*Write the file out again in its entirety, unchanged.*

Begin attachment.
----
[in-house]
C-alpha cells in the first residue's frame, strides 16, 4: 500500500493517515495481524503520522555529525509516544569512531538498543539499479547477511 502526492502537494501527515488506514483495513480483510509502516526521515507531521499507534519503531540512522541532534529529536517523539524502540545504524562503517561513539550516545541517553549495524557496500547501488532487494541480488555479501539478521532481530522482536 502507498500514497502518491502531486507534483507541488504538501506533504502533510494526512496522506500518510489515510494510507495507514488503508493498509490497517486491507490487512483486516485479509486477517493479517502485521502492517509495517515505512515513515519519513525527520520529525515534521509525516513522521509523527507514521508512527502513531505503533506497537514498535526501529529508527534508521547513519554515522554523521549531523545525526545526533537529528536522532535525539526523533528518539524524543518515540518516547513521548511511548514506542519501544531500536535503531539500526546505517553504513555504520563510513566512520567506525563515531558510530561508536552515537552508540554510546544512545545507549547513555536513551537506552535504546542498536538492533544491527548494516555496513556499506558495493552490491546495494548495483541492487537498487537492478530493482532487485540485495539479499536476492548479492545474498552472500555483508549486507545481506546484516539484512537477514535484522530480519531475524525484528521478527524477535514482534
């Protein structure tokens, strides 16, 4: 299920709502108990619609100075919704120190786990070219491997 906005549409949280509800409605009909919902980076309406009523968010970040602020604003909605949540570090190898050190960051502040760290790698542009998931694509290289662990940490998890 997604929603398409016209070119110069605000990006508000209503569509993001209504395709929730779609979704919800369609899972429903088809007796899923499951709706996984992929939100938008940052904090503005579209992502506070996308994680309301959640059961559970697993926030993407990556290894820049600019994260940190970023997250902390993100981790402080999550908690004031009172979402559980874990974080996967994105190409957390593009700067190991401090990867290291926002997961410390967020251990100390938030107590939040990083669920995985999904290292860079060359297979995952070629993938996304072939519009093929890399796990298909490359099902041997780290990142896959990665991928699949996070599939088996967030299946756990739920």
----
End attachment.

[in-house]
C-alpha cells in the first residue's frame, strides 16, 4: 500500500493517515495481524503520522555529525509516544569512531538498543539499479547477511 502526492502537494501527515488506514483495513480483510509502516526521515507531521499507534519503531540512522541532534529529536517523539524502540545504524562503517561513539550516545541517553549495524557496500547501488532487494541480488555479501539478521532481530522482536 502507498500514497502518491502531486507534483507541488504538501506533504502533510494526512496522506500518510489515510494510507495507514488503508493498509490497517486491507490487512483486516485479509486477517493479517502485521502492517509495517515505512515513515519519513525527520520529525515534521509525516513522521509523527507514521508512527502513531505503533506497537514498535526501529529508527534508521547513519554515522554523521549531523545525526545526533537529528536522532535525539526523533528518539524524543518515540518516547513521548511511548514506542519501544531500536535503531539500526546505517553504513555504520563510513566512520567506525563515531558510530561508536552515537552508540554510546544512545545507549547513555536513551537506552535504546542498536538492533544491527548494516555496513556499506558495493552490491546495494548495483541492487537498487537492478530493482532487485540485495539479499536476492548479492545474498552472500555483508549486507545481506546484516539484512537477514535484522530480519531475524525484528521478527524477535514482534
């Protein structure tokens, strides 16, 4: 299920709502108990619609100075919704120190786990070219491997 906005549409949280509800409605009909919902980076309406009523968010970040602020604003909605949540570090190898050190960051502040760290790698542009998931694509290289662990940490998890 997604929603398409016209070119110069605000990006508000209503569509993001209504395709929730779609979704919800369609899972429903088809007796899923499951709706996984992929939100938008940052904090503005579209992502506070996308994680309301959640059961559970697993926030993407990556290894820049600019994260940190970023997250902390993100981790402080999550908690004031009172979402559980874990974080996967994105190409957390593009700067190991401090990867290291926002997961410390967020251990100390938030107590939040990083669920995985999904290292860079060359297979995952070629993938996304072939519009093929890399796990298909490359099902041997780290990142896959990665991928699949996070599939088996967030299946756990739920």